How do you think remote work will evolve in the future?

I think we’ll see more and more companies and organizations moving in the direction of remote work or at least satellite offices in smaller and less cost-prohibitive areas.

How do you stay in touch with your team?

We have a solid culture of communication rituals at Envoy. I believe wholeheartedly in aggressive communication and radical candour. We do one team-wide group show and tell and two discipline-focused critiques per week. Monday, we do a sprint planning meeting, and we have a bi-weekly all-hands to discuss team goals and need-to-know information. That’s all really helpful for general communication, but then we also keep in touch through Slack and 1:1’s. 

The most important way we stay in touch is getting different teams together about once per quarter to work together, in-person at our office in San Francisco.

What do you enjoy most about working remotely?

Being able to make breakfast and lunch for my kids. Full stop.

What is your office/workspace look like?

Keaton Taylor’s Workspace

15” MacBook Pro

12.9” iPad Pro w/ Apple Pencil 2

iPhone 8+

LG Ultrafine 5k Monitor

Dell 4k monitor 

Pilot G2 0.7mm (don’t @ me) 

Various gridded notebooks (Muji, Field Notes, grocery store)

Vivo Dual arm monitor mount

Jarvis Adjustable Standing Desk

Gorilla Grip Anti-fatigue mat

Rode PSA1 mic boom

Blue Yeti + Blue shock mount

Ikea Desk Lamp

Envoy mug by MiiR

What are the challenges of being a remote worker?

They’re numerous. If you’re living in a low cost of living area, there is usually not a great design culture around you to tap in to. You have a team of people you work with plus an entire company you have the opportunity to see maybe 4 times a year (if you’re lucky?). Loneliness and burnout from working more than you probably should. The ability to just shut your brain down and not wander back to your laptop and grind for a bit. I think most of those things pass with time and experience, but they resurface for me now and again.  

How do you combat feelings of loneliness, isolation and burnout?

I have four kids, an excellent partner, and an anxious little dog. We have friends scattered all over the world we try to keep up with and family very close to us. Professional loneliness is something I think is here to stay. Still, I fill that void with my family and friends instead. Could I go further, faster if I lived in SF or NYC? Probably. I’d likely also miss my kids’ breakfast, lunch, dinner, and even bedtime some days. Knowing that I get to see them all through those things and more is all the combat I need, frankly. 

What is special about the place where you live?

We’re living in the next town over from where my partner grew up. She knows people here. Some of her high school friends are here working in foster care and just really doing fantastic work. The cost of living is insanely low, and we’re in the Appalachian country, so it’s beautiful and untouched in many ways. There are significant drawbacks, but the people are friendly, and the scenery is gorgeous. There are tons of hiking trails and paths all over because of how mountainous the region can be. It rains a lot here in the winter – which I love.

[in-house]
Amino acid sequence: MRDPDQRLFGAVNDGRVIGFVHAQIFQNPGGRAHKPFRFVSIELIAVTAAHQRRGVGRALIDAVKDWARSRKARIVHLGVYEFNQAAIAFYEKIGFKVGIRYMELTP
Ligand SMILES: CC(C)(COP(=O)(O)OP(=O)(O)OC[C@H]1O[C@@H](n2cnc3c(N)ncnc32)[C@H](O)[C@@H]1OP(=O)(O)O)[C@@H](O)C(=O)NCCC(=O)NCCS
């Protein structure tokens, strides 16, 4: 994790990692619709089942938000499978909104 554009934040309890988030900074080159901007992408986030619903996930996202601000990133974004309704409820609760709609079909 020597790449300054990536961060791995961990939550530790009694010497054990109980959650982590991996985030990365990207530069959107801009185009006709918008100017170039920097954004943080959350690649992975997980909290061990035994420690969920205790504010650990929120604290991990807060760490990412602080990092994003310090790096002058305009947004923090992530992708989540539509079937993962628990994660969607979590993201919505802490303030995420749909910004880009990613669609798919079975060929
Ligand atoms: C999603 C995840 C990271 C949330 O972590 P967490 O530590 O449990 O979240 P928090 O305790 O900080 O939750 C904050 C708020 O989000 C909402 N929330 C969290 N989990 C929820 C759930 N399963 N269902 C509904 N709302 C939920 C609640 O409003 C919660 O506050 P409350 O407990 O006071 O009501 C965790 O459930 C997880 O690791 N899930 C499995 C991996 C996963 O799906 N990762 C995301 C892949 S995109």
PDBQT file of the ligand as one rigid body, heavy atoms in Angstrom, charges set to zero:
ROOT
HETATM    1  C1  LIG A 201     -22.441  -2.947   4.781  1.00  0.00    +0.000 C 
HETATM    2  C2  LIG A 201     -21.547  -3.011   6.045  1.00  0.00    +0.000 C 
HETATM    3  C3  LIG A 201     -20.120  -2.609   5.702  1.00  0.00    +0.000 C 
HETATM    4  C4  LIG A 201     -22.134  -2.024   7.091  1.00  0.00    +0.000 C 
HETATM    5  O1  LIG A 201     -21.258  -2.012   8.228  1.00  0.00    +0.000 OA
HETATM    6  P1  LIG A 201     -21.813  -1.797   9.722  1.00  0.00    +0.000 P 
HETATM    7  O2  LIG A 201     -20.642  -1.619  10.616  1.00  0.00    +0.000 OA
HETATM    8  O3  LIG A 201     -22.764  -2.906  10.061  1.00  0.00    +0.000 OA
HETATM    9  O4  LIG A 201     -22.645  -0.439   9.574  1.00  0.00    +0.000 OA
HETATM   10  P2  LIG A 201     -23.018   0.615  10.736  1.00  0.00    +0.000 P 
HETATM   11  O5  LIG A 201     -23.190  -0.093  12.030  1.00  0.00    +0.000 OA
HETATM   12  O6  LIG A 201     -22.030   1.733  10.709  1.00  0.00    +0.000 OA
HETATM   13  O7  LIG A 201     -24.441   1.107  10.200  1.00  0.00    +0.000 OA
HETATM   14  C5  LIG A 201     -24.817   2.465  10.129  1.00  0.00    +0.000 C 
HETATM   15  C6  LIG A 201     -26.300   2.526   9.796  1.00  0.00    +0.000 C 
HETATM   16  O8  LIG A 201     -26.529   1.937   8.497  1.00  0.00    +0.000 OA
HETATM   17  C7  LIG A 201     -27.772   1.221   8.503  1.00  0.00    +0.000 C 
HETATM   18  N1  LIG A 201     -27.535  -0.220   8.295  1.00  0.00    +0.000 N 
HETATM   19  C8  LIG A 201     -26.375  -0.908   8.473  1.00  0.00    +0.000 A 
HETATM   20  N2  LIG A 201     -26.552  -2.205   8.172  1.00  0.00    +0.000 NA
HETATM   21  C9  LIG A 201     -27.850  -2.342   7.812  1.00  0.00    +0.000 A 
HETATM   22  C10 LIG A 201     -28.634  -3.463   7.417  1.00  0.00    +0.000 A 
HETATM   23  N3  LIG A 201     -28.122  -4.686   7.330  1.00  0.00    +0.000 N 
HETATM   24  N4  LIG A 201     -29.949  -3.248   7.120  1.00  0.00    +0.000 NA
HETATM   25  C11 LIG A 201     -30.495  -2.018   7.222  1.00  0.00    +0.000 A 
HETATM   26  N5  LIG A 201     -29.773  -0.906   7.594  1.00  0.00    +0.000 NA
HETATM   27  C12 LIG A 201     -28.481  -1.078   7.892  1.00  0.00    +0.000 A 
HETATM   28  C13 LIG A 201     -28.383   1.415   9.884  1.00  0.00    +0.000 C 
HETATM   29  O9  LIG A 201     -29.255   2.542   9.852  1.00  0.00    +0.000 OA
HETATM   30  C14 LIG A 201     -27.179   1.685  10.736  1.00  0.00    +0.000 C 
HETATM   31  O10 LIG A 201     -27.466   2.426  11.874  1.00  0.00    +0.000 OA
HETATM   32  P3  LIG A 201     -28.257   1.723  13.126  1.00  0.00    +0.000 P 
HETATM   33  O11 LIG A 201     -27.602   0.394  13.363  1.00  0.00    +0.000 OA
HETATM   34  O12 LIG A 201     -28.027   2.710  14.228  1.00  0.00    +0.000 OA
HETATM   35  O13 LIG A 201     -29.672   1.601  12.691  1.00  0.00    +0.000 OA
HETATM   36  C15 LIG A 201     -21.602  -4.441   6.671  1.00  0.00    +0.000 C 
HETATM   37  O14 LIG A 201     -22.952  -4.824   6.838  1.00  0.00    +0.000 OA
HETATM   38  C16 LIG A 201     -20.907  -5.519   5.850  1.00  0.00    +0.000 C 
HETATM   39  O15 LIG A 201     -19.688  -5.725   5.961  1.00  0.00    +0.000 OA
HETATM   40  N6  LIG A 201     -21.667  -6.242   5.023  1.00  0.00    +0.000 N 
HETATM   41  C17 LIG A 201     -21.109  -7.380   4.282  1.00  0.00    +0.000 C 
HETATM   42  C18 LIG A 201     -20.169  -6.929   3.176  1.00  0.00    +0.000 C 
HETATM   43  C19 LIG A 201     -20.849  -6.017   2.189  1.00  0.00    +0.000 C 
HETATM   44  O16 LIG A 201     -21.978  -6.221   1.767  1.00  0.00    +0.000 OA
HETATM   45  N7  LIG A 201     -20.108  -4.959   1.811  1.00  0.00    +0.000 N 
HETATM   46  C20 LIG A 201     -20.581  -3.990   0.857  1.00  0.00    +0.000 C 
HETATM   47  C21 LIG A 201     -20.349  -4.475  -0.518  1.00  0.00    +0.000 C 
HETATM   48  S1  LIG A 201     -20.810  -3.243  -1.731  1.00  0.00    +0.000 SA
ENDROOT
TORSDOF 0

Besides work, how do you like to spend your time?

Hiking with the kids in Kentucky and West Virginia. We just bought a Thule Sapling for our 16 month old. 

Do you have any recommendations for those who want to work remotely too? 

I actually just wrote an article with some pretty solid advice over at, so if you have a chance, check that out. I think in general remote work is worth checking out. It’s not right for everyone at every level, but I think it’s pretty amazing. Go into it with clear goals and an open mind, and see if it fits your working style. 
The main things I would recommend are to:

  1. Have the discipline to get up and treat a remote workday the same way you would an on-site workday. Get a quick shower, put some pants on and fill up that coffee cup before you hit the kitchen table, or office, or couch, or whatever. 
  2. Make clear and straightforward expectations at home and at work for when you’re working and not working, so that everyone understands your schedule and your needs. 
  3. Travel as often as you can. Go to conferences or to the HQ in BigCity, USA. Take your family to the zoo in another city. Just get out and kill the cabin fever. 

I don’t have any books or podcasts specifically about remote work to recommend because it’s such a personal thing. I’m not sure other peoples’ experiences are an accurate gauge for what your own experience will be. If you have the opportunity, try it! 

Leave a Reply

Your email address will not be published.

Up Next:

Jordan Koschei – Senior Product Designer at askSpoke

Jordan Koschei – Senior Product Designer at askSpoke